The six-month course is divided into two phases:  The first three-month phase focuses on characterizing the unmet market need, identifying and interviewing customers and potential partners, and validating the business opportunity. 

Kim said, “The C3i program helped us figure out who are customers are and what they wanted. The feedback we received from surgeons led us to refine an aspect of the surgical vision tool. We also learned how to craft a concise, focused narrative about our product.” 

The second phase covers intellectual property strategy, regulatory and reimbursement requirements, risk assessment, milestone creation, and preparing to pitch to investors and/or strategic partners. 

During the course, Kim engaged regularly with industry business advisors who recommended that he meet with FDA officials before making the product. “Having an in-person pre-submission meeting was helpful because we learned that the FDA didn’t have any objections and that we could proceed down the path to gaining FDA approval,” he said.

He continues to apply the strategies he learned from C3i to take his product to the next level in the marketplace. “I still think about the importance of knowing the value proposition in a competitive market, assessing the risks and determining whether they can be mitigated (derisked),” said Kim. 

Academic innovator takes a different approach

scientist in the lab with prototype

Shiva Abbaszadeh, Ph.D., an associate professor in electrical and computer engineering at the University of California at Santa Cruz holding her prototype. Credit: Ryan Schlater

Shiva Abbaszadeh, Ph.D., an associate professor in electrical and computer engineering at the University of California at Santa Cruz, decided to take a different approach to commercializing her technology: a dual-layer flat-panel x-ray detector that can score coronary arterial calcium.  

Rather than create a startup or a strategic partnership, she plans to remain in academia and license her prototype to a company that is an Original Equipment Manufacturer (OEM), that makes flat-panel x-ray detector products.  

Soon after Abbaszadeh received NIBIB funding to develop the technology, she completed eC3i, the online introductory 12-week course aimed at teaching academic innovators methods to assess the commercial value of their biomedical technologies. She then completed C3i last year.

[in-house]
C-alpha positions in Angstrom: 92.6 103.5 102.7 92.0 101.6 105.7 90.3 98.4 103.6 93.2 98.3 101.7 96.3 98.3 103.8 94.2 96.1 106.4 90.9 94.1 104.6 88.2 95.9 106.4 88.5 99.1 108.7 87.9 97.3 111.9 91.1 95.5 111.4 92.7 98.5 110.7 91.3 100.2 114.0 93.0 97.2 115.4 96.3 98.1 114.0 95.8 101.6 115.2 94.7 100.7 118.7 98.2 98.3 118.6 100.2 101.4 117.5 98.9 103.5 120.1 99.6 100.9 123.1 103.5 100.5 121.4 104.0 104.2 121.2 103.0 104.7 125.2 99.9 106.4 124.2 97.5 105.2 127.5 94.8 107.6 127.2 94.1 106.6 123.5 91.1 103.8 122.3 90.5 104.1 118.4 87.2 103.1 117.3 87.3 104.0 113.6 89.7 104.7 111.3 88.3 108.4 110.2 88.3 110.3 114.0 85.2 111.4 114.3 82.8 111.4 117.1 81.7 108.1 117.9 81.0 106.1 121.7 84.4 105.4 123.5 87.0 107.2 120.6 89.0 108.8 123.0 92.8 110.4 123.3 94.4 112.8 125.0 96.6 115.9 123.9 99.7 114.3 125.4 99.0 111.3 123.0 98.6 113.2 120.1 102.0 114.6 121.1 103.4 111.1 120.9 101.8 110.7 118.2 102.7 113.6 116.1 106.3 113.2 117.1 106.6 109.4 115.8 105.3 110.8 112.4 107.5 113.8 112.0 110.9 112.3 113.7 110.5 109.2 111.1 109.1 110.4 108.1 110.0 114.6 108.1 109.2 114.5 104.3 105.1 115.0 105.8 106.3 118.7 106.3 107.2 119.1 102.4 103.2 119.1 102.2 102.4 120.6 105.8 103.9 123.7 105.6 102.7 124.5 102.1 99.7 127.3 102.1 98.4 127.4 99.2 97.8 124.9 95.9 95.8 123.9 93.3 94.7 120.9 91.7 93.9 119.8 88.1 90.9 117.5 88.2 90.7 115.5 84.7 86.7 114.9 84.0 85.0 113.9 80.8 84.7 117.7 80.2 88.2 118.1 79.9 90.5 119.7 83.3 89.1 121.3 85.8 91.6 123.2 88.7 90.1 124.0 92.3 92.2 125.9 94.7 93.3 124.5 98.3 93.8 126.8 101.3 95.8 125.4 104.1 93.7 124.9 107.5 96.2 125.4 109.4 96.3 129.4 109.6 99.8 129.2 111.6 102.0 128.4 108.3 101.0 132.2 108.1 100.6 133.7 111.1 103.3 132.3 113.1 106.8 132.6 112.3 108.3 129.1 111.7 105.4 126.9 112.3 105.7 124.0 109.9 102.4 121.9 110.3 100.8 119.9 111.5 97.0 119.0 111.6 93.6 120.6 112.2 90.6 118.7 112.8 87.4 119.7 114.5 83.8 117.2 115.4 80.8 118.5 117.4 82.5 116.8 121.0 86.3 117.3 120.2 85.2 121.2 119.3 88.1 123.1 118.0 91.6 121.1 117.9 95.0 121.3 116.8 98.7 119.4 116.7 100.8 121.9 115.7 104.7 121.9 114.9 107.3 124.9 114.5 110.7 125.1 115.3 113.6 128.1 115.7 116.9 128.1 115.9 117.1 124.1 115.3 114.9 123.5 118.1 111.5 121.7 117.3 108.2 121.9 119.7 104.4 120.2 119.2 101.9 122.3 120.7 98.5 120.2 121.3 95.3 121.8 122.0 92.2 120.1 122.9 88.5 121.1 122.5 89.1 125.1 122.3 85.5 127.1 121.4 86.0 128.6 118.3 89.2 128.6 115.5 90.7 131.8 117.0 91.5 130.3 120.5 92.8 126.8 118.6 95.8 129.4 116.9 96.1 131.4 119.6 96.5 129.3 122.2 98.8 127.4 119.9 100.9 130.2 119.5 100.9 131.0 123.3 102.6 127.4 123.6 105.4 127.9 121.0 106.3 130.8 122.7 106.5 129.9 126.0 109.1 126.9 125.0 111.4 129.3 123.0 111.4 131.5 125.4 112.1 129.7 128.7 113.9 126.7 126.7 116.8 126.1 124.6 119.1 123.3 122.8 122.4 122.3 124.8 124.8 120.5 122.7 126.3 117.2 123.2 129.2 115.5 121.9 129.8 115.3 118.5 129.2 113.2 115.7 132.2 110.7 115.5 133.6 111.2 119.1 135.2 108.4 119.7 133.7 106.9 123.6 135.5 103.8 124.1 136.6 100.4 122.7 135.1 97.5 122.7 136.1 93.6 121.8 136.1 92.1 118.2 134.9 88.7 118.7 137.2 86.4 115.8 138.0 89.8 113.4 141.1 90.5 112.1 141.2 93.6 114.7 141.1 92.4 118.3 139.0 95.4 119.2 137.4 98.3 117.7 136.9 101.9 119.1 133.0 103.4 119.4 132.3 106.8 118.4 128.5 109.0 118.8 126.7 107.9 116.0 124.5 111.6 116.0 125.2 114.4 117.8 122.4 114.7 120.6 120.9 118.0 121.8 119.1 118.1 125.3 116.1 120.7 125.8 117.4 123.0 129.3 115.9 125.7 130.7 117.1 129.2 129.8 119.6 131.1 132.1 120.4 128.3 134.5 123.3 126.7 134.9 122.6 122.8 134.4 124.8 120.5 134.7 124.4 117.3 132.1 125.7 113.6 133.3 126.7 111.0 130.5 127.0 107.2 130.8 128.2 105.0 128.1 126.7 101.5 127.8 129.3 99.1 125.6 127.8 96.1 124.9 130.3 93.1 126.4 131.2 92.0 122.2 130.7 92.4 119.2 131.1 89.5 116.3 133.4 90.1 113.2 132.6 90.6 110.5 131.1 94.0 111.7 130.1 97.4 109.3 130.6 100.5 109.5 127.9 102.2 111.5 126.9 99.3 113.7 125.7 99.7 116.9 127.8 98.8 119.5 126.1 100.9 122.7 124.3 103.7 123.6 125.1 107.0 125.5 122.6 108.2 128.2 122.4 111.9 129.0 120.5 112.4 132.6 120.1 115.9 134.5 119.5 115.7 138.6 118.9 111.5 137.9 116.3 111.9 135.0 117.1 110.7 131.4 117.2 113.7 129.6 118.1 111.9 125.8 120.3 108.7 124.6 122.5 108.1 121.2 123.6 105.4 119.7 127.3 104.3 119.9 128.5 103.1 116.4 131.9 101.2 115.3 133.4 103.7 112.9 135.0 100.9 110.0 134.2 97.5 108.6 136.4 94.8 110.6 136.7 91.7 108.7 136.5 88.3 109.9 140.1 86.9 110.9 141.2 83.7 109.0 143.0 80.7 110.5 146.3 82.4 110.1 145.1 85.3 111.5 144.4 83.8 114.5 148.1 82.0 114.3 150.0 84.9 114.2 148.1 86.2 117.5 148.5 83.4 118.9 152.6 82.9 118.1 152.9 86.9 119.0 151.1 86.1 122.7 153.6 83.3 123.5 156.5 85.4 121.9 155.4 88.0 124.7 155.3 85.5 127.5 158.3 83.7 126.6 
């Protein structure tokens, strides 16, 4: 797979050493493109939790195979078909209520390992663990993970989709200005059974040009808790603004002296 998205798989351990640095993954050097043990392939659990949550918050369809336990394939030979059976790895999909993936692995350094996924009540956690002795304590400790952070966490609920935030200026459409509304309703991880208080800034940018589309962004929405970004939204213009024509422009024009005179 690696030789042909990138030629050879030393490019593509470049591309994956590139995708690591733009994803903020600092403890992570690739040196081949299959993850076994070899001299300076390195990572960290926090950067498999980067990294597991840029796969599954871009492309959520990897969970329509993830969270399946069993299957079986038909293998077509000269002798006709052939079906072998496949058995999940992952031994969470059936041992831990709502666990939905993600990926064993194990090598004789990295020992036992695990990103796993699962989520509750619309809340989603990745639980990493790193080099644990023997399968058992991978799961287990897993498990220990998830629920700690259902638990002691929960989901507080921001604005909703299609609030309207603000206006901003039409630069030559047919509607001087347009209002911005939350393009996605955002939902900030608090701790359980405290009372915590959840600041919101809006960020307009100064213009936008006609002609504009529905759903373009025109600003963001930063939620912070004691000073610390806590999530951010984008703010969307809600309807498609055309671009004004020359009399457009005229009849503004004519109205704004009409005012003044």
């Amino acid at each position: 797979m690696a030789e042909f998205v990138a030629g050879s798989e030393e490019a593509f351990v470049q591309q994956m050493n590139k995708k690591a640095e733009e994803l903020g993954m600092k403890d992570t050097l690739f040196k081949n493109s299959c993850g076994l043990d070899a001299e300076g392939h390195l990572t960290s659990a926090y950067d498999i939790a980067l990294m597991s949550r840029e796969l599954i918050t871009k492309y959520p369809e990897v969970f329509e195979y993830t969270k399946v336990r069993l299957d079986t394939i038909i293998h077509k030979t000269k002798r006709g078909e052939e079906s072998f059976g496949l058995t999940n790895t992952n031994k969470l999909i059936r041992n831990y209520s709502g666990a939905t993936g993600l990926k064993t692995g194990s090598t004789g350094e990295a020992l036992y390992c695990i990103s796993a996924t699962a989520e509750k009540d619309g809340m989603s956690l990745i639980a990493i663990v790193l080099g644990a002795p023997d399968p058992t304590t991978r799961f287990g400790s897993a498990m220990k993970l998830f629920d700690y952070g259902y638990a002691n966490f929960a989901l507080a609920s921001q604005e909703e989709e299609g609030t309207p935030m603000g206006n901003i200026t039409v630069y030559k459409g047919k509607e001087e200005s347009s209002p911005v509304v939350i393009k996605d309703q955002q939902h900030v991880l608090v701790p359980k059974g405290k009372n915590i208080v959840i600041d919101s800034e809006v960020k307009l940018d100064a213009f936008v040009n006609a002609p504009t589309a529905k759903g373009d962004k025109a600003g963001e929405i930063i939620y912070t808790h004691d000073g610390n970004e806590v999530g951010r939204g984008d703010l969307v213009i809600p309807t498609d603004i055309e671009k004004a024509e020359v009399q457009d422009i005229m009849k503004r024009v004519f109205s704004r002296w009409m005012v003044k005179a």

As a researcher, she said that she wouldn’t have thought of interviewing the technology end-users (cardiologists/radiologists) or manufacturers. “That was very helpful because when we talked to the company (manufacturer), they asked us questions about how our prototype would integrate with their existing technology. We realized we hadn’t thought about that aspect and would have to address that,” said Abbaszadeh. 

She liked that she started the program before she had built a prototype because she could implement what she learned in real-time. Having a prototype isn’t required to participate in the C3i program.

But there were also drawbacks. “It was frustrating at times when the online exercises and presentations were aimed at participants who had developed their prototypes. But everyone was kind and understanding—they met you where you were.”

She is now completing the year-long C3i Accell course that NIBIB funds, designed for academic innovators who want to accelerate the translation of their biomedical technologies. She received an administrative supplemental grant from NIBIB that allows her to apply lessons learned from the C3i program to complete the proof-of-concept studies that OEM partners require to license her prototype for commercialization.